Above all else the Bulgarians have desired either the freedom or the annexation of Macedonia, which is almost entirely inhabited by Bulgars. The Germans made the definite promise that Macedonia should be theirs if they allied themselves with them. The Allies endeavored to promise as much, but the protests of Greece and Serbia stood in the way. Neither of these two nations was willing to give up its possessions in this disputed territory, though later, when she saw that her very existence was at stake, Serbia did make some concessions, but not until after Bulgaria had already taken her decision. Had the Allies disregarded these greedy bickerings on the part of her minor allies and promised as much as the Germans had promised, there is no doubt that the popular sentiment in Bulgaria would have been strong enough to block Ferdinand's policy.

In Greece, too, there had been the same blundering policy. Here the situation was much the same as in Bulgaria; the king, with his Teutonic affiliations, was in favor of the Germans, while the sentiment of the people was in favor of the Allies. Moreover, here the popular sentiment was voiced by and personified in quite the strongest statesman in Greece, Eleutherios Venizelos. Had the Allies made known to the Greeks definitely and in a public manner just what they were to expect by joining the Entente, the policy of the king would have been frustrated. But here again the ambitions of Italy in Asia Minor and in the Greek archipelago caused the same hesitation. The result was that popular enthusiasm was so dampened that the king was able to pursue his own policy.

Then came the disastrous invasion of Serbia; the Serbian armies were overwhelmed and practically annihilated, a few remnants only being able to escape through Albania. The assistance that was sent in the form of an Anglo-French army under General Sarrail came just too late. Having swept Macedonia clear of the Serbians, the Bulgarians next attacked the forces under Sarrail and hurled them back into the Greek territory about Saloniki.

The Italians, too, had attempted to take part in the Balkan operations, but with their own national interests obviously placed above the general interests of the whole Entente. They had landed on the Albanian coast, at Durazzo and Avlona, hoping to hold territory which they desire ultimately to annex. Then followed the invasion of Montenegro and Albania by the Austrians and the Bulgarians, and the Italians were driven out of Durazzo, retaining only a foothold in Avlona.

By March, 1916, all major military operations had ceased. Except for the British and French at Saloniki and the Italians at Avlona, the Teutons and the Bulgarians had cleared the whole Balkan peninsula south of the Danube of their enemies and were in complete possession. The railroad running down through Serbia and Bulgaria to Constantinople was repaired where the Serbians had had time to injure it, and communications were established between Berlin and the capital of the Ottoman Empire, which had been one of the main objects of the campaign.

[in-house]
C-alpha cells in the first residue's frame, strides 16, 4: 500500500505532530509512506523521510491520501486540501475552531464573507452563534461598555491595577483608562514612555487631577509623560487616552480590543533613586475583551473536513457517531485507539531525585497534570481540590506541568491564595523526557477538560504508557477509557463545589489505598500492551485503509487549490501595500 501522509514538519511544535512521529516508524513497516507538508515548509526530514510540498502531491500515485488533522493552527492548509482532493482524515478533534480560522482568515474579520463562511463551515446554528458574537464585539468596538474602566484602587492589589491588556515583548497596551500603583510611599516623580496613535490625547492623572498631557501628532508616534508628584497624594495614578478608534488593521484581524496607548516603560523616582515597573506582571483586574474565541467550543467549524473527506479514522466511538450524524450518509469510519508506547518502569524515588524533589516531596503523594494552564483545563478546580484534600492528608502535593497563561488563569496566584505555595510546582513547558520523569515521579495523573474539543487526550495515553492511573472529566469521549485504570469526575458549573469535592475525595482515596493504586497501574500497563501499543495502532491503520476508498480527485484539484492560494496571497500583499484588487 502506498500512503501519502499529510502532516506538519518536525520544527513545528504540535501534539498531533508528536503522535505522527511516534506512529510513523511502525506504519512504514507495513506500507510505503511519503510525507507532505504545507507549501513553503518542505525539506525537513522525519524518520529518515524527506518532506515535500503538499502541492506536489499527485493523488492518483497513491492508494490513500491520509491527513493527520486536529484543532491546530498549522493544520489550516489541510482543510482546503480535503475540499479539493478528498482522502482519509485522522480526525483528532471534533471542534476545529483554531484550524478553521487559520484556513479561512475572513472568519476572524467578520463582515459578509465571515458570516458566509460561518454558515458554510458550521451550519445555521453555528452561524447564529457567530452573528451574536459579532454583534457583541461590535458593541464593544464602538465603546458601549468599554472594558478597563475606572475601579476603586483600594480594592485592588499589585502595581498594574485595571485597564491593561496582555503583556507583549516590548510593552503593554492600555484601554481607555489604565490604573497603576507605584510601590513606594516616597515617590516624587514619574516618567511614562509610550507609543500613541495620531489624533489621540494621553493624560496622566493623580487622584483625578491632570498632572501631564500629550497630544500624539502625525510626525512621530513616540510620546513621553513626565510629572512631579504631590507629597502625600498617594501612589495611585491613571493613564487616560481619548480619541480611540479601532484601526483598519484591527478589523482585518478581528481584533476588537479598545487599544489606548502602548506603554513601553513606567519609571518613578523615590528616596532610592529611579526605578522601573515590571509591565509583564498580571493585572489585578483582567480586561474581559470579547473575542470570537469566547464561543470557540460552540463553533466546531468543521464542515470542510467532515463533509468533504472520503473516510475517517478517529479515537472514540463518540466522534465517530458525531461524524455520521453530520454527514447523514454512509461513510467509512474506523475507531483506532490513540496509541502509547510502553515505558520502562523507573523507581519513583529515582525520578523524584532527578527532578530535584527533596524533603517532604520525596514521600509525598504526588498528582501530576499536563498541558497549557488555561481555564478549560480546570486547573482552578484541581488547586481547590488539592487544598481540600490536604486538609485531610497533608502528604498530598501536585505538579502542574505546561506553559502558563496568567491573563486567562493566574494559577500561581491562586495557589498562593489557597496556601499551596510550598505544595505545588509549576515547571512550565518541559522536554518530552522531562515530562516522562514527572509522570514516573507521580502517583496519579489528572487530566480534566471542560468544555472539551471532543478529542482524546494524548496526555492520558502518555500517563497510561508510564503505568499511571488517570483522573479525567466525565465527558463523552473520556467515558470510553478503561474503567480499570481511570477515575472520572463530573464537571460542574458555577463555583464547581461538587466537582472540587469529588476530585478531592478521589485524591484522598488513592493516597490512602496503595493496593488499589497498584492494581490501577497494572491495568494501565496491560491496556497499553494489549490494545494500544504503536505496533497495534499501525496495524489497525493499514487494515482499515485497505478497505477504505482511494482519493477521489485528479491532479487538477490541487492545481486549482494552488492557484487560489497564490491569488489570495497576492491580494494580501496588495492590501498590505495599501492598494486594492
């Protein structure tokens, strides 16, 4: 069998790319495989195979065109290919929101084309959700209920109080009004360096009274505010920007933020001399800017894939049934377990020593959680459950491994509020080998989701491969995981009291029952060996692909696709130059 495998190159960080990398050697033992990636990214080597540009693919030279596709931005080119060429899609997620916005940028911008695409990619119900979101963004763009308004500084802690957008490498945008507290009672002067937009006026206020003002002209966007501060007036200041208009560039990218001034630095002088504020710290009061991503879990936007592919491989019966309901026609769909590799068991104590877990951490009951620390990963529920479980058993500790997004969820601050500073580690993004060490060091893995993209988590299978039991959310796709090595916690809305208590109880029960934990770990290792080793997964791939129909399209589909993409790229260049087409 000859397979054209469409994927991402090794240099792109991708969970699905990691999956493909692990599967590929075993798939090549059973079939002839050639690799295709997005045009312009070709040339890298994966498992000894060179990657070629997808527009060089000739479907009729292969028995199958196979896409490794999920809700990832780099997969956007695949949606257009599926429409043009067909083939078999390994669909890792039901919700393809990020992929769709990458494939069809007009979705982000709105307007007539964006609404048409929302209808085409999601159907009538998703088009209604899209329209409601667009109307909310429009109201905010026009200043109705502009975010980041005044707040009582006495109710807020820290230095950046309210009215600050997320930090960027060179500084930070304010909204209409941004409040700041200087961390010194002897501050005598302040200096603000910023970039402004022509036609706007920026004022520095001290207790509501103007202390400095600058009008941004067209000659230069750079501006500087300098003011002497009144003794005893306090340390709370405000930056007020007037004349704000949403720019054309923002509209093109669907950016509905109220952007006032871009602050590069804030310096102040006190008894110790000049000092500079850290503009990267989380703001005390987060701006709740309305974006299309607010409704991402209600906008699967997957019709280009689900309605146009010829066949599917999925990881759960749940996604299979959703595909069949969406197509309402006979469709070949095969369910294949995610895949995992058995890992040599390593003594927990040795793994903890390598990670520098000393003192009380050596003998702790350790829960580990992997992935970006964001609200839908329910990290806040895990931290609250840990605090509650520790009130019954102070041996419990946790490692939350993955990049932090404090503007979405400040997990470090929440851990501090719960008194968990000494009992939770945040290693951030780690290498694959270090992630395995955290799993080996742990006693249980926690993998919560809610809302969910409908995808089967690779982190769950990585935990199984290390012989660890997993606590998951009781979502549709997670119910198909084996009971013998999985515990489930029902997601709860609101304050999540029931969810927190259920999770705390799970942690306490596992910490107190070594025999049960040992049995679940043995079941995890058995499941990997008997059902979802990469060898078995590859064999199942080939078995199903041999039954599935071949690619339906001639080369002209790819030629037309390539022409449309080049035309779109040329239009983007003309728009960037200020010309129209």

In the beginning, however, the Bulgarians did not venture to push their lines across the Greek frontier, though this is a part of Macedonia which is essentially Bulgarian in population. There are several reasons why the Bulgarians should have restrained themselves. The traditional hatred which the Greeks feel for the Bulgarians, so bitter that an American cannot comprehend its depths, would undoubtedly have been so roused by the presence of Bulgarian soldiers on Greek soil that the king would not have been able to have opposed successfully Venizelos and his party, who were strong adherents of the Allies. This would not have suited German policy, though to the victorious Bulgarians it would probably not have made much difference. Another reason was, as has developed since, that the Bulgarian communications were but feebly organized, and a further advance would have been extremely precarious. The roads through Macedonia are few, and the best are not suited to automobile traffic. The few prisoners that the French and English were able to take evinced the fact that the Bulgarians were being badly supplied and that the soldiers were starved to the point of exhaustion. And finally, from a military point of view, the Allied troops were now in the most favorable position. Their lines were drawn in close to their base, Saloniki, with short, interior communications. The Bulgarians, on the contrary,